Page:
13 September 2019

Brumby panel announced as rehoming scheme launches again

| Ian Campbell
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Brumbies at Currango Plains in the Kosciuszko National Park, May 2018. Photo: Supplied by John Barilaro's office.

Brumbies at Currango Plains in the Kosciuszko National Park, May 2018. Photo: Supplied by John Barilaro’s office.

The long-awaited Kosciuszko Wild Horse Community Advisory Panel has been announced, as the NSW Environment Minister restarts the brumby rehoming scheme.

NSW Deputy Premier John Barilaro and NSW Environment Minister Matt Kean made the announcement saying it was the next step in addressing the number of brumbies in Kosciuszko National Park.

“I’ve long been advocating for a balance between recognising the heritage and cultural significance of the brumbies, while enabling active management to reduce their impact on the National Park’s alpine environment,” Mr Barilaro says.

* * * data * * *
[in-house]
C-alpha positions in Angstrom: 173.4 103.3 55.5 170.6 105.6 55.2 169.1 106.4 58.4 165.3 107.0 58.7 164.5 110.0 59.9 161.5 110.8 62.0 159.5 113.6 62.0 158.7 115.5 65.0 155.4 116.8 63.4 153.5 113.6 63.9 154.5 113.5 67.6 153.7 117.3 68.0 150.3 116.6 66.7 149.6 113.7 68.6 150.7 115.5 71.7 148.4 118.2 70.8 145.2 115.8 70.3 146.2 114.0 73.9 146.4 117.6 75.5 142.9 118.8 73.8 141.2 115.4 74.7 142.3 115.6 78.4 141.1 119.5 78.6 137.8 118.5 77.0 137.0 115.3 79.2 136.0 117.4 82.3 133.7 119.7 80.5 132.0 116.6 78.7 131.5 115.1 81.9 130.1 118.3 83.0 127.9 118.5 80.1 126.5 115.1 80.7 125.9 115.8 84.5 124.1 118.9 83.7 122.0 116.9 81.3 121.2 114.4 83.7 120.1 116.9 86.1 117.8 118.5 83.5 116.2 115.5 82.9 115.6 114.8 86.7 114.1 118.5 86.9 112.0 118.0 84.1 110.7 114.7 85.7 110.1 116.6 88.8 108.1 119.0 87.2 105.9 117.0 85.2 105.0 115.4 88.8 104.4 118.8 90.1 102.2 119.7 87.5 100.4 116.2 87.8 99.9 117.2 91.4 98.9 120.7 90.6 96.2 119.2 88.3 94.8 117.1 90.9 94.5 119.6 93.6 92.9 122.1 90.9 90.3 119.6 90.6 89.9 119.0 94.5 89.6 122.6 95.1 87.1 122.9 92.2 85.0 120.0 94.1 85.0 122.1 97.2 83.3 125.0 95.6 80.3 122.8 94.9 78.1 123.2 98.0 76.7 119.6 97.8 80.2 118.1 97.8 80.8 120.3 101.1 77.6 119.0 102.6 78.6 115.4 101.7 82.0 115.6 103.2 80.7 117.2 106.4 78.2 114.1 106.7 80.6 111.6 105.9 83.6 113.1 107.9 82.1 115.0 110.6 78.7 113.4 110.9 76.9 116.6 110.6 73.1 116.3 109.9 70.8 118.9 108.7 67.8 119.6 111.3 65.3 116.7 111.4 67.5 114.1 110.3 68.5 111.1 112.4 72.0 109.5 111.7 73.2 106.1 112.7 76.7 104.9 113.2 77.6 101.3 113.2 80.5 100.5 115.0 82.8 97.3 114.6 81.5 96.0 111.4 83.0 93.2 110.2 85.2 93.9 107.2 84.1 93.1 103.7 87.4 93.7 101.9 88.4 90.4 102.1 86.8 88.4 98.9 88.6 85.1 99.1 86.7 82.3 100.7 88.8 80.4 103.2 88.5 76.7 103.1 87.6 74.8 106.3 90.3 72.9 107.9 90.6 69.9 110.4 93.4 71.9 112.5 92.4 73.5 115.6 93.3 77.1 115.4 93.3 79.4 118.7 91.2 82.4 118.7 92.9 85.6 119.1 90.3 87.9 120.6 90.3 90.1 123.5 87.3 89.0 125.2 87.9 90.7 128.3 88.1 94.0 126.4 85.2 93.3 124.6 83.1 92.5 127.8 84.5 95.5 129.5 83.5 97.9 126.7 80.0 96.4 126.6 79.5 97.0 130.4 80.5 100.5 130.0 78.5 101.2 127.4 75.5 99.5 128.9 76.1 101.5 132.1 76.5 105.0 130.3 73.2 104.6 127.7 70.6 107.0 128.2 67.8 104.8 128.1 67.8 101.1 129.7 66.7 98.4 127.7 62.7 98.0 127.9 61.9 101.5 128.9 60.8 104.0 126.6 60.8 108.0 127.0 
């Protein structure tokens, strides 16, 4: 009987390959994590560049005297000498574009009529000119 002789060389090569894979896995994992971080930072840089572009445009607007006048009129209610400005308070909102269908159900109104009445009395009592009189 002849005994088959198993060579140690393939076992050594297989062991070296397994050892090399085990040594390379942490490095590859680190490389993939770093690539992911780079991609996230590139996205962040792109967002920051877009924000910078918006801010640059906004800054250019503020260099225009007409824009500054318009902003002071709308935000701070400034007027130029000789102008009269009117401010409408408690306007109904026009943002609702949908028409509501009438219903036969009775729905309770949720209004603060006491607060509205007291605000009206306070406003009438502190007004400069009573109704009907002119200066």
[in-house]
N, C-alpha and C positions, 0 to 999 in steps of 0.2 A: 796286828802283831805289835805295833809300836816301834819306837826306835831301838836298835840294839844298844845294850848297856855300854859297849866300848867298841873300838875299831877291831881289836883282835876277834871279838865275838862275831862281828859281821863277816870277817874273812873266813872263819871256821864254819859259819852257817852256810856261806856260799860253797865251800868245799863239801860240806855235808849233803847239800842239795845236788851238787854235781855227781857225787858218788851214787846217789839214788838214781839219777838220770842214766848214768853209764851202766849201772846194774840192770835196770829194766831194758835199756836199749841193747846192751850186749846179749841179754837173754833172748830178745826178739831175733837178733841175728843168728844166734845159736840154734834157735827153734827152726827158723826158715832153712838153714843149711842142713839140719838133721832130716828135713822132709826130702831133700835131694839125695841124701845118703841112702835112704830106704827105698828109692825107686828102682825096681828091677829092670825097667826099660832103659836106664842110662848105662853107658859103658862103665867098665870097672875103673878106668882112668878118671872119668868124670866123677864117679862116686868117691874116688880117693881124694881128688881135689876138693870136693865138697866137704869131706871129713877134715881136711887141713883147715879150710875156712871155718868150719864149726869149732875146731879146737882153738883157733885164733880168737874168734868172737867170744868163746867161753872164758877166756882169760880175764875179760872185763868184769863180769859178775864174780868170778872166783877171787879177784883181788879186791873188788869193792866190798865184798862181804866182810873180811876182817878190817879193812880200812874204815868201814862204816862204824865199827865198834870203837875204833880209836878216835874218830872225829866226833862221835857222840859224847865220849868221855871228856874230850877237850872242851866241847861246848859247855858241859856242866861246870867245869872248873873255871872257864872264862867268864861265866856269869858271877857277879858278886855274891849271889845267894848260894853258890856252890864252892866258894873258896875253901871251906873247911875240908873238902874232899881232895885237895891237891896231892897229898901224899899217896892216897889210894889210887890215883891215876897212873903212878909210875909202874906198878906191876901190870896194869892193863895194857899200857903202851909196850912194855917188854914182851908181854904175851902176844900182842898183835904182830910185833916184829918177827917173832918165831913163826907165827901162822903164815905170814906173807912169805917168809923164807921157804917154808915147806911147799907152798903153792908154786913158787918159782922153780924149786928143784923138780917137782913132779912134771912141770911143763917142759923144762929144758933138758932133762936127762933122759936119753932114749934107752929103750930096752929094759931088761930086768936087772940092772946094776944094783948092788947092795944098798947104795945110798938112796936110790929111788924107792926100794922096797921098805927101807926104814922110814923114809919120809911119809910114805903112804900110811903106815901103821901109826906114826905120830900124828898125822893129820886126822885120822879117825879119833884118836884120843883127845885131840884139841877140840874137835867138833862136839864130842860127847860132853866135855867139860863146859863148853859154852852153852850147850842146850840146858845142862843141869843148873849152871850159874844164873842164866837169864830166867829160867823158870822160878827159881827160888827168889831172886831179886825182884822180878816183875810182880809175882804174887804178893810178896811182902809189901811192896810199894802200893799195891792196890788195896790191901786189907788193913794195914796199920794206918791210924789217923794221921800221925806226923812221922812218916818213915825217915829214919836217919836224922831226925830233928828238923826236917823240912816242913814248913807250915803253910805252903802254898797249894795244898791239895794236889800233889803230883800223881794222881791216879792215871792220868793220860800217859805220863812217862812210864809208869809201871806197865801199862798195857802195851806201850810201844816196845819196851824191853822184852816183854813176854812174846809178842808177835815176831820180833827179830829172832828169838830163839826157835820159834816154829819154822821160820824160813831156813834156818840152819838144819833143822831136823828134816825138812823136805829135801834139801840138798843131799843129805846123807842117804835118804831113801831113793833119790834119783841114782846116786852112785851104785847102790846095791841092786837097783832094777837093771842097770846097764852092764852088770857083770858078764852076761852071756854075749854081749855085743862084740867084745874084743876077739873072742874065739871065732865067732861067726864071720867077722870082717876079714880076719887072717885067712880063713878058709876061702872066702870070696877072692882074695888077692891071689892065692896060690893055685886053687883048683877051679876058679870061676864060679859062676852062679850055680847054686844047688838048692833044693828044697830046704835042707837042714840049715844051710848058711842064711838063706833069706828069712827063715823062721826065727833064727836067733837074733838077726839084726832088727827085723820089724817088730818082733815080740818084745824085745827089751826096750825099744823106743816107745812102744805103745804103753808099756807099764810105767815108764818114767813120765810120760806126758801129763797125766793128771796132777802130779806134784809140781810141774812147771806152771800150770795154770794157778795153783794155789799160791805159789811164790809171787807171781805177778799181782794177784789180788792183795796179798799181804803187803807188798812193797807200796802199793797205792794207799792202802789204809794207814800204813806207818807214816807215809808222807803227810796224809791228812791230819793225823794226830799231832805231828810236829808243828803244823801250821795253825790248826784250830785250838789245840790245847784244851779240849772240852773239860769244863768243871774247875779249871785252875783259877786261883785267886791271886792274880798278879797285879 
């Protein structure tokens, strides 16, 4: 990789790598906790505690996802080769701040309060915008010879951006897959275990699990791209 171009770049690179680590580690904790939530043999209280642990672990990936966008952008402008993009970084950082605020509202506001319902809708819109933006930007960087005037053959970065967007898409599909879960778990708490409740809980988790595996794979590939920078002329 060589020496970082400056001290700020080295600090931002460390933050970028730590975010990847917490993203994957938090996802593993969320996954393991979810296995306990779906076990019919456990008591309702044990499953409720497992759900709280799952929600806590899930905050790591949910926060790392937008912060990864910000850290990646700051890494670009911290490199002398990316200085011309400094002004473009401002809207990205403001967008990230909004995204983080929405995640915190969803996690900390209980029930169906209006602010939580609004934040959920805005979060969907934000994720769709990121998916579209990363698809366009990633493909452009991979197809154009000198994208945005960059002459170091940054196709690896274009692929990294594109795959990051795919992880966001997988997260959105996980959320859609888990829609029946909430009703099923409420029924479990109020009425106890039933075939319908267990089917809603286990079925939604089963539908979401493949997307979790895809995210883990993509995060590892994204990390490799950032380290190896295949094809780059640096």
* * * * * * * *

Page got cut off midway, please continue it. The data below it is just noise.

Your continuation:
“The appointment of the Kosciuszko Wild Horse Community Advisory Panel means we can get on with the job.

“I’m thrilled to announce that Tim Johnson has been appointed Chair. He will directly update the NSW Government and the National Parks and Wildlife Service on the work of the panel and progress within the Kosciuszko National Park.

“Mr Johnson is the man for the job – a nominated representative of the Snowy Horse Riders Association and he was integral in forming the National Heritage Listing over the Australian Alps.

“Wild brumbies have been roaming the Australian Alps for almost 200 years and are part of the cultural fabric and folklore of the high country.

“This management plan is the best way forward to manage both the brumby population and the ecological protection of the National Park.”

Mr Kean, who made a point of calling brumbies – “feral horses” in parliament last month says he is delighted to have the chief scientist Professor Hugh Durrant-Whyte appointed as the Deputy Chair of the panel.